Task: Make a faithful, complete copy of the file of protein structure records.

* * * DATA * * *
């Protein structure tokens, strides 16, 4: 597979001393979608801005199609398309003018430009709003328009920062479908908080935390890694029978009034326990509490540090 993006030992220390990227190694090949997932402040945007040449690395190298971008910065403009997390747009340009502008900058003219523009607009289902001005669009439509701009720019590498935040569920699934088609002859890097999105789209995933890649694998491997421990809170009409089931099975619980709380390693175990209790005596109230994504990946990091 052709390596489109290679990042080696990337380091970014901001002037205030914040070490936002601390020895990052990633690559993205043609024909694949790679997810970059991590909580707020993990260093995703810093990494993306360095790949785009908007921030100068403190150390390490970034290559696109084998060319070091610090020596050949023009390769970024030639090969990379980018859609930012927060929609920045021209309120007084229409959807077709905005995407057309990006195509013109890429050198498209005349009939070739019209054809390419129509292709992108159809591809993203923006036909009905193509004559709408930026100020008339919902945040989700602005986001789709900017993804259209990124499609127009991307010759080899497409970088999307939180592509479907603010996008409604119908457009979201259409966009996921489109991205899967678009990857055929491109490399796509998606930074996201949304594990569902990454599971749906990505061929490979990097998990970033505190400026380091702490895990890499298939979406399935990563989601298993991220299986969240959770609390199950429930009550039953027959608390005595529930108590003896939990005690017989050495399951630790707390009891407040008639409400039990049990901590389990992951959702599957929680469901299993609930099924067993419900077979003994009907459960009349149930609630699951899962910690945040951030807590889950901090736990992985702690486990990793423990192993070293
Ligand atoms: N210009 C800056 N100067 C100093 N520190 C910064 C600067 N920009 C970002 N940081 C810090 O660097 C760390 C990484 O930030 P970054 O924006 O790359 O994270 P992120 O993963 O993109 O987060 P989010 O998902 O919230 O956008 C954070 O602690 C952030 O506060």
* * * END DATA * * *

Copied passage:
């Protein structure tokens, strides 16, 4: 597979001393979608801005199609398309003018430009709003328009920062479908908080935390890694029978009034326990509490540090 993006030992220390990227190694090949997932402040945007040449690395190298971008910065403009997390747009340009502008900058003219523009607009289902001005669009439509701009720019590498935040569920699934088609002859890097999105789209995933890649694998491997421990809170009409089931099975619980709380390693175990209790005596109230994504990946990091 052709390596489109290679990042080696990337380091970014901001002037205030914040070490936002601390020895990052990633690559993205043609024909694949790679997810970059991590909580707020993990260093995703810093990494993306360095790949785009908007921030100068403190150390390490970034290559696109084998060319070091610090020596050949023009390769970024030639090969990379980018859609930012927060929609920045021209309120007084229409959807077709905005995407057309990006195509013109890429050198498209005349009939070739019209054809390419129509292709992108159809591809993203923006036909009905193509004559709408930026100020008339919902945040989700602005986001789709900017993804259209990124499609127009991307010759080899497409970088999307939180592509479907603010996008409604119908457009979201259409966009996921489109991205899967678009990857055929491109490399796509998606930074996201949304594990569902990454599971749906990505061929490979990097998990970033505190400026380091702490895990890499298939979406399935990563989601298993991220299986969240959770609390199950429930009550039953027959608390005595529930108590003896939990005690017989050495399951630790707390009891407040008639409400039990049990901590389990992951959702599957929680469901299993609930099924067993419900077979003994009907459960009349149930609630699951899962910690945040951030807590889950901090736990992985702690486990990793423990192993070293
Ligand atoms: N210009 C800056 N100067 C100093 N520190 C910064 C600067 N920009 C970002 N940081 C810090 O660097 C760390 C990484 O930030 P970054 O924006 O790359 O994270 P992120 O993963 O993109 O987060 P989010 O998902 O919230 O956008 C954070 O602690 C952030 O506060």